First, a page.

In any case, Bosch Security returned with a vengeance this year with more than 100 product introductions at ISC West. What was the ramp-up process like for that?
Hockham:As you can imagine a lot of things came together all at the same time, hence the big impact there. Obviously you don’t develop new products overnight, so many of these things have been in the works for a long time but actually came together at the same time to enable us to make this big bang at ISC West. With the market changing as well, there’s increased urgency and pressure to speed up the development activities. There wasn’t suddenly some massive change, more the things came together rather successfully, we hope, with a large number of new launches.
Is there concern if you launch too many at once some might be overlooked?
Hockham: That’s always the case. Our goal with what we did at ISC West, and with the feedback we’ve had I think we’ve achieved that, is previously Bosch was viewed as higher end, if you will, in the best category. If you visualize good, better, or best. We’re very much at the high end of the marketplace. Our goal was to illustrate we have a very broad offering and that we have cost and technically effective solutions in the good, better or best categories. In many ways, part of the message was to show the breadth of the offering and that we’re a relevant player. It is more important than ever to operate effectively in all the new spaces, not only with a diverse range of technologies but also diverse form factors.
That in itself was what we were daring to achieve, but your point is exactly right. The challenge now is to make sure everybody understands what’s in the offer, what’s important to them, and also making sure everybody within our organization is fully up to speed on it. That requires lots training for our own people as well as for key customers, to make sure they understand the products, and within that broad range of offering the things that are relevant to them and important for their business. We need to follow that up and make sure they understand the details and things that can be special for them.
If you had to pick three to five of the most significant of those recent product introductions, which ones would they be and why?
Hockham: That’s a difficult question because it depends on who you are and what part of the marketplace you sit in. As I see it, the power of the offering is its breadth in terms of price point, functionality and form factor. But if I was forced, one I think would shift the needle a bit is our new IP 2000 range of cameras. They’re targeted at bringing in quality IP cameras at analog prices, and really shift the perception in terms of what’s available there for small to medium-sized businesses. That’s particularly relevant to both our existing distribution partners at Tri-Ed, ADI, Anixter and our new IT distribution partners as well.
The IP 5000 family also brings better quality HD and megapixel imaging. That’s a robust mid-priced portfolio. And of course we’ve got our higher end products with our Starlight cameras, for instance. Also there’s the expansion of our intelligent video analysis and smart deployment of that technology into content-based imaging, which enables us to give superior imaging while being very economical with bandwidth. These are very impressive, specific products.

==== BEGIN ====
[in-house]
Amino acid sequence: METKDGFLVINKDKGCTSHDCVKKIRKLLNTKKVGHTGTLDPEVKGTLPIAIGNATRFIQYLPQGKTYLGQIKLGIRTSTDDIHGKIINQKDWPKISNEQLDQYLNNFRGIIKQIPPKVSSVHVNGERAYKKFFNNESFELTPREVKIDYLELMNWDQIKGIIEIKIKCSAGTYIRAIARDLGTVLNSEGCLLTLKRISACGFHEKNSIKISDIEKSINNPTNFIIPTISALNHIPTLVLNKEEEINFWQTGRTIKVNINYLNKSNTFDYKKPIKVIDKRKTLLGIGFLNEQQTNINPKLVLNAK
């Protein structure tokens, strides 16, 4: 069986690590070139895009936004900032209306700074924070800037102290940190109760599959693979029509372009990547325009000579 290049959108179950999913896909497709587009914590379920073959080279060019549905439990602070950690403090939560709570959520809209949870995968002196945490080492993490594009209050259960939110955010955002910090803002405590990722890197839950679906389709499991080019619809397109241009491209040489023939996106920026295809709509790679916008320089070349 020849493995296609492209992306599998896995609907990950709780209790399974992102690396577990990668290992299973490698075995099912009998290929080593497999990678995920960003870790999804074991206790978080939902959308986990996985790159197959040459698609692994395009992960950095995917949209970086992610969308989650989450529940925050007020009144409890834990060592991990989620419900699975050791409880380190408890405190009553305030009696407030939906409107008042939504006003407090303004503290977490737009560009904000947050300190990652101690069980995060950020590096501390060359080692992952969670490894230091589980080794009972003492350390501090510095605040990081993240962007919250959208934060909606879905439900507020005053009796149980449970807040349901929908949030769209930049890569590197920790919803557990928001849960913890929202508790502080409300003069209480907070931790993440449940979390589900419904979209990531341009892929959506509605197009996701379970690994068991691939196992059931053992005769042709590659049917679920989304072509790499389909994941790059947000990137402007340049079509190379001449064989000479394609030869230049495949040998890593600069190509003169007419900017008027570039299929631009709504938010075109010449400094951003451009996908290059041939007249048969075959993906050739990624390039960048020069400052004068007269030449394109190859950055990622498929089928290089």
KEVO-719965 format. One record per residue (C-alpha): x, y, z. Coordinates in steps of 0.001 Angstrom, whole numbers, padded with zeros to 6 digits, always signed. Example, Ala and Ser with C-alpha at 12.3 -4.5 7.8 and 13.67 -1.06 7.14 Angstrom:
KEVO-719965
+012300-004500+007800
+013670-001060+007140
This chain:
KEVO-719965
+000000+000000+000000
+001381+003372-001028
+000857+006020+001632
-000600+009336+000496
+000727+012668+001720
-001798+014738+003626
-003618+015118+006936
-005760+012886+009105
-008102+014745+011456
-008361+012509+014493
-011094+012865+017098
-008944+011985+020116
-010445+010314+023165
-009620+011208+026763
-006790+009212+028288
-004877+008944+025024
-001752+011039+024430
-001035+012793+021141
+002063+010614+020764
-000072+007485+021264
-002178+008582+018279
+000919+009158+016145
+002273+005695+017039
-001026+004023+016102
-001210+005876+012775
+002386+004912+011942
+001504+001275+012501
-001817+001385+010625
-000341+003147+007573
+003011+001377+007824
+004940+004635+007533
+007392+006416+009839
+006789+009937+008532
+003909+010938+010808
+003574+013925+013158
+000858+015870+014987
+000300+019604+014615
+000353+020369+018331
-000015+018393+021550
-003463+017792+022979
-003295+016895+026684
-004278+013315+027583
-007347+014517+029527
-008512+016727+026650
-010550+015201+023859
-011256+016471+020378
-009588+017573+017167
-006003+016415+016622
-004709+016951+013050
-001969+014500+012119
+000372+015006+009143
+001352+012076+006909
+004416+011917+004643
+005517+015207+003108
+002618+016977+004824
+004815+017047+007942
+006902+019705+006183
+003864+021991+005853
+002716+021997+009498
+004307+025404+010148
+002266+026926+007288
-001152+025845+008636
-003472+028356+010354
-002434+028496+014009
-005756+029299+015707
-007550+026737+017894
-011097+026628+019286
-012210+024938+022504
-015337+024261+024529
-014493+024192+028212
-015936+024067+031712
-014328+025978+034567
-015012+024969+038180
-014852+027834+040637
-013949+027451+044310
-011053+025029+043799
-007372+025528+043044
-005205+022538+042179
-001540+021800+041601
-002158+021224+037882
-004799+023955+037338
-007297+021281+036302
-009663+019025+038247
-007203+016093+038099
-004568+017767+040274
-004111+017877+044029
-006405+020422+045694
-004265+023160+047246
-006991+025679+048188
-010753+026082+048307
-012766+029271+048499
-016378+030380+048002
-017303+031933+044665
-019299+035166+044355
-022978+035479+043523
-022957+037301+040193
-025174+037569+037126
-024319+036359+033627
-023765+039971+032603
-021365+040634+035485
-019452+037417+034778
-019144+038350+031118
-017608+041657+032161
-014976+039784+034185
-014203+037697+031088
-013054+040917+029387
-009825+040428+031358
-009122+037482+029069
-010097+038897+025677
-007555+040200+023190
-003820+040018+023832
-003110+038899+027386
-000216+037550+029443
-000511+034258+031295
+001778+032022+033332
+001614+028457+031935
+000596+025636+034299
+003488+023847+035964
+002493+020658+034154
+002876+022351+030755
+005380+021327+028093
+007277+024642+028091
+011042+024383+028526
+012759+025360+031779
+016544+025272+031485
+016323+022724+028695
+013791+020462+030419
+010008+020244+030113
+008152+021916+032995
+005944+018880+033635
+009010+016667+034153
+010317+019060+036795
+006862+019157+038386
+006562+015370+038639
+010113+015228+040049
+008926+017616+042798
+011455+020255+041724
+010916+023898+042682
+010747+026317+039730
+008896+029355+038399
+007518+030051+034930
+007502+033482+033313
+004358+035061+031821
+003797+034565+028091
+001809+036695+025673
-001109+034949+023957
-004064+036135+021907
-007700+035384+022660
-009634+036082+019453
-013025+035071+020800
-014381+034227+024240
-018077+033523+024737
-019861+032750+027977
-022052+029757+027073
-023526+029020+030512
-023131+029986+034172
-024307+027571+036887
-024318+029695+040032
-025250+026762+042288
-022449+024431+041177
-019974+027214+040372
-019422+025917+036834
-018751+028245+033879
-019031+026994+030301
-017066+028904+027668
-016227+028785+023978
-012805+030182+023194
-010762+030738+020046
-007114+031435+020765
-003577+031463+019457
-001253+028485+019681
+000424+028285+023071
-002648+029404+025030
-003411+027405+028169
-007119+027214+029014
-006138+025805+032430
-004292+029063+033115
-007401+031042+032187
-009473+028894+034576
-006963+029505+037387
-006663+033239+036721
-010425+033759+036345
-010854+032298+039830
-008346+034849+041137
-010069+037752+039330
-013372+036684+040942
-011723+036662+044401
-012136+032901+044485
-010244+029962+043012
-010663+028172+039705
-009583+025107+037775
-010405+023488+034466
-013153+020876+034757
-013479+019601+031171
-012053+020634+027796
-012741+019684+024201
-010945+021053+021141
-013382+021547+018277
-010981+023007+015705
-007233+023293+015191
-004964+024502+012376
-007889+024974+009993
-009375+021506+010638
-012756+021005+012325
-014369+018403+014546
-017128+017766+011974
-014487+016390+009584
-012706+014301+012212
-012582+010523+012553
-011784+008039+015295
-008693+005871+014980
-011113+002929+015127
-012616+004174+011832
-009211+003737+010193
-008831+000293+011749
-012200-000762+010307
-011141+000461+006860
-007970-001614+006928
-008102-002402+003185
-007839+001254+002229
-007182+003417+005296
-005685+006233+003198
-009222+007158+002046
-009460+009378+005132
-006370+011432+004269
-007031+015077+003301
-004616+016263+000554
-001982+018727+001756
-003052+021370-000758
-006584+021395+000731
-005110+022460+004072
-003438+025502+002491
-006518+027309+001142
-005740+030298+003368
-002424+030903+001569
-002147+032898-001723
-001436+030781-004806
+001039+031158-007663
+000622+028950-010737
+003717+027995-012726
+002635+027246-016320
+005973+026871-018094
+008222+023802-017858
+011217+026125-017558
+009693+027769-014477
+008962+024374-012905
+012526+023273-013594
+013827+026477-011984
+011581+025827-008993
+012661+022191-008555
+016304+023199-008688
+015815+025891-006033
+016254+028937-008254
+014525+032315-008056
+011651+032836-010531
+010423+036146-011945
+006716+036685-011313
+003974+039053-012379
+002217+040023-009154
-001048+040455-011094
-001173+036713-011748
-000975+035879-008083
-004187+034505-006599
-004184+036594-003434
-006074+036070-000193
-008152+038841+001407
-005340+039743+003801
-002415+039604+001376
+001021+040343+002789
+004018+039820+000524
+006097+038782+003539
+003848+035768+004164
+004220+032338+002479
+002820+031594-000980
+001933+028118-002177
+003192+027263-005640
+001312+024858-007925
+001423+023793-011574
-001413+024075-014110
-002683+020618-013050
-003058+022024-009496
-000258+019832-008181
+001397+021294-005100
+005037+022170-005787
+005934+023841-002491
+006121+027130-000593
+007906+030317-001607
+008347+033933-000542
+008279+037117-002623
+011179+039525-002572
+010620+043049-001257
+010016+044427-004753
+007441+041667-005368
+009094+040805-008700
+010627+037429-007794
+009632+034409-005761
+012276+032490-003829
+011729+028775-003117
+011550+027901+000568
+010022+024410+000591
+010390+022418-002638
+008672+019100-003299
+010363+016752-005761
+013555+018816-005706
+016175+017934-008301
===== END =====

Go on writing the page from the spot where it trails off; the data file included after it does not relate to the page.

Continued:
Finally, our new DIVAR IP appliances, which are all-in-one video management solutions, are really changing the recording world. They enable us to bring some really powerful and easy-to-use solutions that are very scalable for small to medium-sized systems. There’s a lot of exciting things, but those might be the ones I’d hone in on.
There are so many exciting things happening in security technology. What is a couple you are especially keen on and why?
Hockham: As we demonstrated at ISC West when we gave people a sneak peak on 4K video, it is a very exciting innovation that will come to our market soon. The solutions are expensive but enable us to start doing things the industry until now has not been able to. There are a lot of high-resolution and high megapixel cameras around but there are no standards. 4K imaging is an 8-megapixel resolution that conforms to the SMPTE HD standard. It brings best of both worlds; increased resolution and frames per second in the HD standard everyone knows and uses. Expect more news from us around this topic as I think we’ll look back on it five or 10 years from now and see it’s made some quite significant changes in our business.
As well, cloud security services is still a very interesting area. If we look at the intrusion business, it very successfully operates powerful recurring revenue models that are useful both for the dealers and all players involved. That’s yet to really materialize in the video space. Cloud security is clearly a way in which we may be able to bring additional and new solutions to the marketplace. We’re currently running through and trialing some solutions in Germany that we’ll bring to the U.S. shortly to see how we can exploit the marketplace there for the benefit of our partners and ourselves. Those are the two technology areas I am most honed in on right now.